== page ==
What is Vinyl Chloride Monomer?
Vinyl chloride monomer (VCM) is a toxic chemical used to manufacture polyvinyl chloride (PVC) plastic and vinyl products including PVC pipe, plastic kitchenware, wire and cable coating, and packaging materials. The chemical is also in furniture and vehicle upholstery, and in the past has been used as an aerosol propellant.
What’s the Problem?
Vinyl chloride can cause cancer, including a rare form of liver cancer called angiosarcoma of the liver. According to the Agency for Toxic Substances and Disease Registry, workers exposed to the carcinogen over extended periods of time have an increased risk for liver, brain, lung and other types of cancer.
Vinyl Chloride Health Effects
- Liver cancer (angiosarcoma of the liver)
- Liver disease
- Brain cancer
- Blood and bone marrow cancers
- Vinyl chloride disease
- Raynaud’s syndrome
- Inhibition of blood clotting
- Joint and muscle pain
- Skin changes (thickening of the skin, decreased elasticity, edema)
- Central nervous system (CNS) effects
- Nerve damage
- Peripheral neuropathy
- Kidney disease
- Immune system reactions
- Reproductive / developmental effects
- Birth defects
- Loss of sex drive in men
- High blood pressure
- And more
Vinyl Chloride Studies
The following studies have linked inhaled vinyl chloride to angiosarcoma of the liver:
- A study published in the Journal of Toxicological Sciences in 2014 found that volatile organic compounds (VOCs) in PVC plastic products rapidly evaporate. This results in hazardous gases entering the ecosystem and an increased risk for cancer in humans and other animals.
- Study conducted by the Princess Takamatsu Cancer Research Center in 1987 identified several cases of hepatic angiosarcoma (HAS) at a PVC production facility in Louisville, Kentucky.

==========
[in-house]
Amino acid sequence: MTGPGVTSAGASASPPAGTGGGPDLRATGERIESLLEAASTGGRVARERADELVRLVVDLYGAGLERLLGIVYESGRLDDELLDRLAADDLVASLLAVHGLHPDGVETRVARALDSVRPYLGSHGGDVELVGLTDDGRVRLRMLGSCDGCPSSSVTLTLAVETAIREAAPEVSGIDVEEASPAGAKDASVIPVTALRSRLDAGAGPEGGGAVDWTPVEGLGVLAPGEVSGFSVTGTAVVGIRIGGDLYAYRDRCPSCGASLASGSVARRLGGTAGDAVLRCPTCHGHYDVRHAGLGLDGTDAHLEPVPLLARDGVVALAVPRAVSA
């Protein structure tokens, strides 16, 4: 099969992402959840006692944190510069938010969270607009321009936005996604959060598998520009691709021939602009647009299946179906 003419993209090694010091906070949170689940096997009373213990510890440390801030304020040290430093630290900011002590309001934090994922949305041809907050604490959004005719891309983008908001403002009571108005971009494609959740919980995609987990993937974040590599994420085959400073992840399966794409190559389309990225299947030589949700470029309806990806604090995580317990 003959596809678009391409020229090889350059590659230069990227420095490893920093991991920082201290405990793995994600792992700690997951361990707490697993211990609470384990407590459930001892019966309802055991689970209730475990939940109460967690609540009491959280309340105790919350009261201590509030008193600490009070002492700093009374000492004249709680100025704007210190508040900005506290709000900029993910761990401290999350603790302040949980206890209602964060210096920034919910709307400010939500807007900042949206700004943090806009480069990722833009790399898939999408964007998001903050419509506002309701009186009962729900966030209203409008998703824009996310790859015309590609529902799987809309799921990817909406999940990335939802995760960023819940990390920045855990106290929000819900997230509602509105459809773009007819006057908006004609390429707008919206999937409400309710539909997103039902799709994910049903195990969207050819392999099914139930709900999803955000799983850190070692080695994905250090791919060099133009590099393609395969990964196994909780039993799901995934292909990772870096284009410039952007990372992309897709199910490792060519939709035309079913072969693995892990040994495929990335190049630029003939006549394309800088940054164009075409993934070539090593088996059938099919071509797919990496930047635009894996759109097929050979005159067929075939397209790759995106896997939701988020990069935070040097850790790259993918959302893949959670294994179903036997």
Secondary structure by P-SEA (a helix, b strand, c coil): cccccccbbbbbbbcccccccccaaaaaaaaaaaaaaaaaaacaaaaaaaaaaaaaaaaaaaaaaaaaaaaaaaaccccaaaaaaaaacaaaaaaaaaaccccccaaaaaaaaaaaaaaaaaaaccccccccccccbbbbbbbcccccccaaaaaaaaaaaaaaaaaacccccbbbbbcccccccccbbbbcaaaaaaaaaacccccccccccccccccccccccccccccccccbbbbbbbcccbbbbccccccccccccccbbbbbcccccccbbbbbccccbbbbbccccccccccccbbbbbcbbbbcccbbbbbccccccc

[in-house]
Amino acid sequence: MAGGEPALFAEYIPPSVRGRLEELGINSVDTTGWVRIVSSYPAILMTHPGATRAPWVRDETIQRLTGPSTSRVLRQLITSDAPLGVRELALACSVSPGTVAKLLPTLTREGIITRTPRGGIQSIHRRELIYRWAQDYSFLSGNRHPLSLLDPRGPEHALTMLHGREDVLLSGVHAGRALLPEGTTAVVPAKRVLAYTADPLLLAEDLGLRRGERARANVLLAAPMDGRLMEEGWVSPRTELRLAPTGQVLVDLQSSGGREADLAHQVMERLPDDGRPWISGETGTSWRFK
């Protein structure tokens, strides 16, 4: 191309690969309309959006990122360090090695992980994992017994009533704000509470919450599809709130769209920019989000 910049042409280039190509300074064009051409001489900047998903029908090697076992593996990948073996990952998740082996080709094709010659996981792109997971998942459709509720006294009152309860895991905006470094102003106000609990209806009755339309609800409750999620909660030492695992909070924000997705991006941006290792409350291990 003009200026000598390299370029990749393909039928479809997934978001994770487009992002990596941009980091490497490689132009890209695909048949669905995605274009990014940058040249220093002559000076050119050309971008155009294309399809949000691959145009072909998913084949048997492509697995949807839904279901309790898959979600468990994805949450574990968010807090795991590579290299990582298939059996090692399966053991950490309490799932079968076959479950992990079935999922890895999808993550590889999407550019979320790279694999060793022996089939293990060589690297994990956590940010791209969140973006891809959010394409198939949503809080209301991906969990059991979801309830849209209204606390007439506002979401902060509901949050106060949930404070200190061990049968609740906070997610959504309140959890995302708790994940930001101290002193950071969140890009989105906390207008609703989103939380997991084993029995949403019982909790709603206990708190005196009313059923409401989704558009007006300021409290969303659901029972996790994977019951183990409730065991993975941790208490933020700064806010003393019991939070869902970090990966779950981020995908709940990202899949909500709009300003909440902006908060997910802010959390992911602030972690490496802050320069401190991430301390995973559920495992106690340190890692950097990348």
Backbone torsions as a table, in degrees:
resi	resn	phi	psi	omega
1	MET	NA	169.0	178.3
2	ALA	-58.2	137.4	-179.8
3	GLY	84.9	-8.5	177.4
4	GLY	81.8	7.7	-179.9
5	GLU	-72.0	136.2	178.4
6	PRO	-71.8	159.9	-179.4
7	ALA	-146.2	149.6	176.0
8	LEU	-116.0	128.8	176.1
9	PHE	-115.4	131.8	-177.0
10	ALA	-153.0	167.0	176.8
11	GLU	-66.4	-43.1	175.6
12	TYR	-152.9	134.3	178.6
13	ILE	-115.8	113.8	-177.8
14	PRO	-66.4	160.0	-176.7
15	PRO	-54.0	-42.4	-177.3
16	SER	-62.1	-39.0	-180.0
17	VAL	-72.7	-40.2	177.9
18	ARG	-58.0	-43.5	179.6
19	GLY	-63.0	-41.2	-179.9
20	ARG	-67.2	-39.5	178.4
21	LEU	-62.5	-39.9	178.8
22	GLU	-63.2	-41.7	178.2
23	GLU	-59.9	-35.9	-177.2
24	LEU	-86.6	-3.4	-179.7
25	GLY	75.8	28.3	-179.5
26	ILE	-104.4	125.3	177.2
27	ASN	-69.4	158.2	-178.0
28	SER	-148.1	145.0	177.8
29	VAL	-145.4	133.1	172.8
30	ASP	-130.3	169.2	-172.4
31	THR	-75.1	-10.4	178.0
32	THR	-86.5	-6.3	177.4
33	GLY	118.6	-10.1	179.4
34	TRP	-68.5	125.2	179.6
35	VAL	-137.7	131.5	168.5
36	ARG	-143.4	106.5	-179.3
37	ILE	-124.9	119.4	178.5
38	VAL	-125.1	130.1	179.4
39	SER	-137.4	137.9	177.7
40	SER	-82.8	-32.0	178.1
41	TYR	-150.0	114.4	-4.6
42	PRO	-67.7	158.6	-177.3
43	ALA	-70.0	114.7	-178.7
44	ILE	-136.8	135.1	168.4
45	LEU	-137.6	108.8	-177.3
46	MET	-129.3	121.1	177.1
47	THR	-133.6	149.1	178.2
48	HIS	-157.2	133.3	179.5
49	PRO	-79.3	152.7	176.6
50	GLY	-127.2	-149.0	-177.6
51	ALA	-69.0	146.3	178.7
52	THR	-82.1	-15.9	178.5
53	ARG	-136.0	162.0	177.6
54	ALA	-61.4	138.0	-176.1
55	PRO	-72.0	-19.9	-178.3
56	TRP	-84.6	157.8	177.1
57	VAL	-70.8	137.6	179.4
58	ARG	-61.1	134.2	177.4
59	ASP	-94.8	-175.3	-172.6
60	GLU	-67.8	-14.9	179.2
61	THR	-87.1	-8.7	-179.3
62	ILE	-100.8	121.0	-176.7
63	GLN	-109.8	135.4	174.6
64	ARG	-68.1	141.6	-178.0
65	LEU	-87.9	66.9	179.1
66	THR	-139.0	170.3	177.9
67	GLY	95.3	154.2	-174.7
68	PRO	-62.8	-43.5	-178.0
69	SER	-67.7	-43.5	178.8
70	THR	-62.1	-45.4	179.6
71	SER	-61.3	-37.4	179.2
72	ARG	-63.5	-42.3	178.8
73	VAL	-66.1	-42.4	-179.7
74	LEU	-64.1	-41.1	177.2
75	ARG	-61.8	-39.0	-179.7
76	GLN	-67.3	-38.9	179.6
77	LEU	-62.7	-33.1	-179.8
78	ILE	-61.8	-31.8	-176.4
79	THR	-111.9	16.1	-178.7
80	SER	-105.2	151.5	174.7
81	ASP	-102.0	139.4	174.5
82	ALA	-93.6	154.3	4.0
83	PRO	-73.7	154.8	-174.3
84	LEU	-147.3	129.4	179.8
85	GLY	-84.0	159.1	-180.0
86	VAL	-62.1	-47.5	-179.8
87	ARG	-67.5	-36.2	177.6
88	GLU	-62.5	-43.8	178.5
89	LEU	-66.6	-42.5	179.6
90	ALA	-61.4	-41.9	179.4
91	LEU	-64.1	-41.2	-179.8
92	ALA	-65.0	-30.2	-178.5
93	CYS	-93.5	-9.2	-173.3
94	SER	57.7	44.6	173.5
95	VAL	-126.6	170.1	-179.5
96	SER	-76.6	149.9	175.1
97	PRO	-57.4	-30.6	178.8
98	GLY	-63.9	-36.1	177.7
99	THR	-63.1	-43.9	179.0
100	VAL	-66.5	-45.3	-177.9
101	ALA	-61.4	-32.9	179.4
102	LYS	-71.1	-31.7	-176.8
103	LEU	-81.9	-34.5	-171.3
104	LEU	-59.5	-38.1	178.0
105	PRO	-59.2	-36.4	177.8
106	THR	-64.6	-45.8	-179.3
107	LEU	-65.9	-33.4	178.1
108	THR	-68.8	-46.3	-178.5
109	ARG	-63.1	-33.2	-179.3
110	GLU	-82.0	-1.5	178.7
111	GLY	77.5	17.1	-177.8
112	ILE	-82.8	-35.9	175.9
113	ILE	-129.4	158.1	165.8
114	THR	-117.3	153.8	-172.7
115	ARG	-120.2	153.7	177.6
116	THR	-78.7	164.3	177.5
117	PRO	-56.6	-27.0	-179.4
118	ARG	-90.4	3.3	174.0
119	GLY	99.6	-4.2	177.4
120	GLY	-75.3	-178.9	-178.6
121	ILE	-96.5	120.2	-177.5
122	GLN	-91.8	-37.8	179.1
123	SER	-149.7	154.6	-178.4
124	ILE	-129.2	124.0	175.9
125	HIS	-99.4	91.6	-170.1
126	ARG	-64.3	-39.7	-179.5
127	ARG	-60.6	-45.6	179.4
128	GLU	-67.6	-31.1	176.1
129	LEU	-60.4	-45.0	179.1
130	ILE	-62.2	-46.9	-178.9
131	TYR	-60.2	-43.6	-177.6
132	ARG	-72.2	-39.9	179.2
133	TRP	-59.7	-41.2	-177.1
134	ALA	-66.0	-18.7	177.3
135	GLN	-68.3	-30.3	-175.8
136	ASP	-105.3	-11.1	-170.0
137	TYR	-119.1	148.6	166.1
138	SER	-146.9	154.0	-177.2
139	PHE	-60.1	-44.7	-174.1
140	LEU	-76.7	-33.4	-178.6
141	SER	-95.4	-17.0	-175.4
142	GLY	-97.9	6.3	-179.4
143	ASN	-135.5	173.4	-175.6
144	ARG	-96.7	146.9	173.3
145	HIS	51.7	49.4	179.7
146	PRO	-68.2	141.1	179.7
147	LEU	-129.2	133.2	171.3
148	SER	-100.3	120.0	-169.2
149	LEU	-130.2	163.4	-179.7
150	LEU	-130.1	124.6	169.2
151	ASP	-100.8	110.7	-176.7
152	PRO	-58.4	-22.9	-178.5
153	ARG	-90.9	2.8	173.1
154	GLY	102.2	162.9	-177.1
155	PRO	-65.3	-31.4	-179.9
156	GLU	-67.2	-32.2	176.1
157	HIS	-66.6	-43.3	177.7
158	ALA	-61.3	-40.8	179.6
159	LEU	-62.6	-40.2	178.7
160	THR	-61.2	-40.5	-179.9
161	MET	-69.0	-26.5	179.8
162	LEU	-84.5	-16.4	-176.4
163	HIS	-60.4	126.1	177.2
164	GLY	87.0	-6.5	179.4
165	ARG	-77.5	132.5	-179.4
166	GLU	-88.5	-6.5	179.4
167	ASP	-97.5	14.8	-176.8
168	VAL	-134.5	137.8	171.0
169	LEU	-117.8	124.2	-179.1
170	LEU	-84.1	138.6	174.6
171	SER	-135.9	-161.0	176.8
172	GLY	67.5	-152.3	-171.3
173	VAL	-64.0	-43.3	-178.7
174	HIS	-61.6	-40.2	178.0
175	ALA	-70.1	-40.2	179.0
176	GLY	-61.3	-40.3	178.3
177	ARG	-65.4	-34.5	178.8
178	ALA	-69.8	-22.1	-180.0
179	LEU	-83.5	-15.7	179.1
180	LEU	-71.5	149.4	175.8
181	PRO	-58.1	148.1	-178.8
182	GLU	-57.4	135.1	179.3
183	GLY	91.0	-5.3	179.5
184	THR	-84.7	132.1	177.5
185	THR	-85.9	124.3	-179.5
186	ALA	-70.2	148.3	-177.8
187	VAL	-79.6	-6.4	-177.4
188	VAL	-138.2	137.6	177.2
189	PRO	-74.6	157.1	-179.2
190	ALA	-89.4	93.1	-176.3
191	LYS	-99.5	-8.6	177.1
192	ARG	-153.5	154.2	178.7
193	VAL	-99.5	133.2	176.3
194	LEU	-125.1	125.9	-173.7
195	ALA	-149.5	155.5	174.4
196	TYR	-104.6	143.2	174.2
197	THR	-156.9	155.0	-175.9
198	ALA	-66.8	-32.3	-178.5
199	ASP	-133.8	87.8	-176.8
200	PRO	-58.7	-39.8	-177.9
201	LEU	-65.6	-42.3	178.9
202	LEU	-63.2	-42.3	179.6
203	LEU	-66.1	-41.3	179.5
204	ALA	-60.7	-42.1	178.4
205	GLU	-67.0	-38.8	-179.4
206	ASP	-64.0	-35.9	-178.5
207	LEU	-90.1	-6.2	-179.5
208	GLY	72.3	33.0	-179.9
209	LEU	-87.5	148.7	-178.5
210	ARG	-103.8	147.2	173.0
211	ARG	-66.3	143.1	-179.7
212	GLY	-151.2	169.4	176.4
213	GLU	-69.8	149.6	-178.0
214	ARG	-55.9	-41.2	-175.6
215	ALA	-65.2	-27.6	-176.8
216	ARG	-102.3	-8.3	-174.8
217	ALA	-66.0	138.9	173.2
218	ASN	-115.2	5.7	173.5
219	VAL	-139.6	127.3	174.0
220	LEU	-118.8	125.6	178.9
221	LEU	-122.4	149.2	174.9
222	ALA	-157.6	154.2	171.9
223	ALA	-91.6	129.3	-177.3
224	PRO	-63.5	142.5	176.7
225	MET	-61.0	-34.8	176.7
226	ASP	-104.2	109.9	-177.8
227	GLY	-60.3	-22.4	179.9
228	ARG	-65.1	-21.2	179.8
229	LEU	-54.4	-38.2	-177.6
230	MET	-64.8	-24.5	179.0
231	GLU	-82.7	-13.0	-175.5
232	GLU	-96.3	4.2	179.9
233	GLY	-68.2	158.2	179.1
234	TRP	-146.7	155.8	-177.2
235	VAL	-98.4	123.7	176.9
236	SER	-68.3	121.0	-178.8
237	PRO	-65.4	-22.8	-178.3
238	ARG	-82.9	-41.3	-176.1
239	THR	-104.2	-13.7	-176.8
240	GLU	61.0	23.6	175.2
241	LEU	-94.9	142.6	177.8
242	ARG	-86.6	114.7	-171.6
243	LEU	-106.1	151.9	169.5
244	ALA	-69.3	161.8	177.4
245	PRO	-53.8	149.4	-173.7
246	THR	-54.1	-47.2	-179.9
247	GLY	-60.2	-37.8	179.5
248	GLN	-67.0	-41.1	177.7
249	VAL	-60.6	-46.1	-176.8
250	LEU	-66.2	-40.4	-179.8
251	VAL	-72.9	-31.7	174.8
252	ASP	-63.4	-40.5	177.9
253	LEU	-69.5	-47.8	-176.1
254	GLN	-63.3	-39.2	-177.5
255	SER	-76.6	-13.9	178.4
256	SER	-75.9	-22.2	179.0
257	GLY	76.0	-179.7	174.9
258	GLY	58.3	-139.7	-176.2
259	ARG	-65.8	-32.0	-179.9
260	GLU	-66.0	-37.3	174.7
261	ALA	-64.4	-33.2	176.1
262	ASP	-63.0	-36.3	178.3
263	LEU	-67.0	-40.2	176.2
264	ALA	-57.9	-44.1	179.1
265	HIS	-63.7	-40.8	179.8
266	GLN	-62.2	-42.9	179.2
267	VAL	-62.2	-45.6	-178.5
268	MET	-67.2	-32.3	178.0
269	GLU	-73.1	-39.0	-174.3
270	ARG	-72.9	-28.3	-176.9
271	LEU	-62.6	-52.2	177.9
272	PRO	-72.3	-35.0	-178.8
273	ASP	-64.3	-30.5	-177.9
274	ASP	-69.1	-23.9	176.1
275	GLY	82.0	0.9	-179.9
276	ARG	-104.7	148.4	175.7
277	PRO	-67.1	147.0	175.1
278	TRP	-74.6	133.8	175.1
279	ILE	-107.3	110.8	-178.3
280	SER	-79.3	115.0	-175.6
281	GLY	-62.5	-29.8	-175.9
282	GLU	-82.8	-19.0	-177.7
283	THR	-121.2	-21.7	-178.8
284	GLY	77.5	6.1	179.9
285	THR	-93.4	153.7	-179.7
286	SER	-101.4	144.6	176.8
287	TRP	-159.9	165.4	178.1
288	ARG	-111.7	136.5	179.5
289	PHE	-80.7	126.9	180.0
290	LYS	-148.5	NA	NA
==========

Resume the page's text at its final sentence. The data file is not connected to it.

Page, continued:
- Researchers found the relative risk for HAS at the plant appeared to be approximately 5,000, strongly indicating a causal link between vinyl chloride and angiosarcoma.
In July 2005, a study published in Environmental Health Perspectives described how the U.S. Environmental Protection Agency (EPA) had downplayed the cancer risk with vinyl chloride after collaborating with the chemical industry. The researchers suggested this behavior reflects discredited scientific practices and recommended that EPA reverse its trend of being influenced by regulated industries when generating scientific reviews and risk assessments.
- Case Study for Trademark Status and Document Retrieval (TSDR) found that chronic, low-level vinyl chloride exposure may cause angiosarcoma of the liver. At high doses, hepatic cells may die rather than transform, resulting in chronic liver disease, according to the researchers.
Symptoms of Vinyl Chloride Exposure
Exposure to vinyl chloride occurs mainly in the workplace. Breathing high levels of vinyl chloride for short periods of time can cause:
- Death (extremely high levels)
Breathing vinyl chloride for long periods of time can result in:
- Permanent liver damage
- Immune reactions
- Nerve damage
- Liver cancer
Vinyl chloride has been found in at least 616 of the 1,662 National Priority List sites identified by the Environmental Protection Agency (EPA).
How Long Do I File a Claim?
The statute of limitations (SOL) is the timing deadline to file a civil case in the court of law. In most states, SOL deadlines for causes of action related to chemical exposure are 2 years from the date of the incident or notice of an injury. Cases involving exposure to toxic chemicals can present significant issues regarding the statute of limitations, given the extended period of time a victim may have been exposed. Contact our lawyers to learn more about your legal rights.
Need More Info?
If you’d like to learn more about vinyl chloride monomer litigation and health effects, please visit our vinyl chloride FAQ page.
Do I Have a Vinyl Chloride Class Action Lawsuit?
The Class Action Litigation Group at our law firm is an experienced team of trial lawyers that focus on the representation of plaintiffs in vinyl chloride lawsuits. We are handling individual litigation nationwide and currently accepting new toxic exposure cases in all 50 states.
Free Case Evaluation: Again, if you were exposed to vinyl chloride monomer are were diagnosed with cancer or suffered other health effects, you should contact our law firm immediately. You may be entitled to a settlement by filing a suit and we can help.